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Post by annis » Sat February 11th, 2012, 11:16 pm

A couple set around Henry VIII's split from the Roman Catholic Church:

Hilda Prescott's Man on a Donkey, about the Pilgrimage of Grace, a protest against the deposal of the Pope as Head of State, and Peter Walker's The Courier's Tale, set around Cardinal Pole's exile in Italy and narrated by his bodyguard and courier, Michael Throckmorton (an actual historical character). Covers some elements of the Counter-Reformation.

Hilary Mantel's Wolf Hall and C.J. Sansom's Matthew Shardlake series cover a similar period.

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Post by donroc » Sun February 12th, 2012, 1:32 pm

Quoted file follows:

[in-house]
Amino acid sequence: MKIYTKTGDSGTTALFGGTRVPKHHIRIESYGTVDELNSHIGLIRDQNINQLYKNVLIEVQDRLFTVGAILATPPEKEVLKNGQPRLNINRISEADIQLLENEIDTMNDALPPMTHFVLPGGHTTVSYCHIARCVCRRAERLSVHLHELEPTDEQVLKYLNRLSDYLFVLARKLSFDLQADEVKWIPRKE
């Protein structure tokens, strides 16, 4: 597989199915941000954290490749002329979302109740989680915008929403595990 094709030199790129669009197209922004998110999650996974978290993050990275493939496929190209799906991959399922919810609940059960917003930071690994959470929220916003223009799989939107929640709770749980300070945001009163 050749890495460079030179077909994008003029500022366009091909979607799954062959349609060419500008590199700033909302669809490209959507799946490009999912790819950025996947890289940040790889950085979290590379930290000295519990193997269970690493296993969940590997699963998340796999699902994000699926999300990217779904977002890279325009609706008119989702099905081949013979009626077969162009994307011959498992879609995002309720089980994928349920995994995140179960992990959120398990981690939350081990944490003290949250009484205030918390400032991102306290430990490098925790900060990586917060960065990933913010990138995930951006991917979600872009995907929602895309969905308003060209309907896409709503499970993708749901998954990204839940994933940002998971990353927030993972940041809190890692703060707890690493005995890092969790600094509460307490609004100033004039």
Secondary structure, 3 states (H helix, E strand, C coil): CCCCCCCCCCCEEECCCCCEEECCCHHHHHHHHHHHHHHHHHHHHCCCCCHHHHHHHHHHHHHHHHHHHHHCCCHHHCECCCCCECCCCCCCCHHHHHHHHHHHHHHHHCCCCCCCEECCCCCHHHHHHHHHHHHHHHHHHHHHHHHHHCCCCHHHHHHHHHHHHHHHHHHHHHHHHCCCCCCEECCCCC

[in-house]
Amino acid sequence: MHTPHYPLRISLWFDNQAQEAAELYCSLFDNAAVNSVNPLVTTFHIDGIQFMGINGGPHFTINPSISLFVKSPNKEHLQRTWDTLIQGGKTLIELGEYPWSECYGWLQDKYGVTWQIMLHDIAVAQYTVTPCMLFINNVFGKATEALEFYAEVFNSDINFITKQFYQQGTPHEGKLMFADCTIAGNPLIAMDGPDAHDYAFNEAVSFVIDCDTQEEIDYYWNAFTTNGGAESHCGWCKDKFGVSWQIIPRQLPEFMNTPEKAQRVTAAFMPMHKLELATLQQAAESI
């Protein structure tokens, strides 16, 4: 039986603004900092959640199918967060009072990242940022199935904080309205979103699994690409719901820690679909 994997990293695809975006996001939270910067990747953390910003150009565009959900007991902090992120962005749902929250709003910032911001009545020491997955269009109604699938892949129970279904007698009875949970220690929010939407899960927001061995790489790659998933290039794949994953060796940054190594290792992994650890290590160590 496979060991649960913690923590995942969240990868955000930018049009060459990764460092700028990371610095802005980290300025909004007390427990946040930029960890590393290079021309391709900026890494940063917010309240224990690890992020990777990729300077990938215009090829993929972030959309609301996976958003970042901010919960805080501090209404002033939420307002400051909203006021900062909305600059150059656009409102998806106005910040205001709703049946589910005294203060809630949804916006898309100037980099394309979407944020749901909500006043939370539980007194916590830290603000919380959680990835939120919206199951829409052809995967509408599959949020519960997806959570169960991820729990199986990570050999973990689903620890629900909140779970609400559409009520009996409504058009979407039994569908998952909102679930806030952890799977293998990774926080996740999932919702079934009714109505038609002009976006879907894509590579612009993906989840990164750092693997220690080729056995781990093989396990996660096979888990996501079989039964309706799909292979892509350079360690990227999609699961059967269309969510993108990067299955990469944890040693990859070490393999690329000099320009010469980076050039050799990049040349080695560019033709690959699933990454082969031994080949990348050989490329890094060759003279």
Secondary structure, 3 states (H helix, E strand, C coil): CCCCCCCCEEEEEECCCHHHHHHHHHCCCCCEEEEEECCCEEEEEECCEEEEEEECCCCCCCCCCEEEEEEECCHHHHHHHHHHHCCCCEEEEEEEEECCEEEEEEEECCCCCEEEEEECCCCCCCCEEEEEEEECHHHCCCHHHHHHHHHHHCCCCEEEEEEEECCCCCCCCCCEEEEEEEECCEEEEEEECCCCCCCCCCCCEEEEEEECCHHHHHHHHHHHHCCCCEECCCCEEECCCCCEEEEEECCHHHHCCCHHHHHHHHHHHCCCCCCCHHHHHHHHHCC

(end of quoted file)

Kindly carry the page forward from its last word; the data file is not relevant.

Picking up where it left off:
My novel ROCAMORA is set in 17th century Spain. It is based on the life of Vicente de Rocamora, 1601-1683, who was the Dominican (the religious Order that dominated the Inquisition) royal confessor and spiritual director for Infanta Maria when she was a teen and he a mere five years older.

The Inquisition plays a major role in my novel and influnces the behavior of my MC and all characters historical and fictional.

It has been republished in soft cover and is now available as an ebook through Smashwords at 40% off until March 1st.
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Bodo the Apostate, a novel set during the reign of Louis the Pious and end of the Carolingian Empire.

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Susan
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Post by Susan » Sun February 12th, 2012, 1:43 pm

There's lots of novels about nuns and there is even a topic here about that very subject: http://www.historicalfictiononline.com/ ... php?t=2258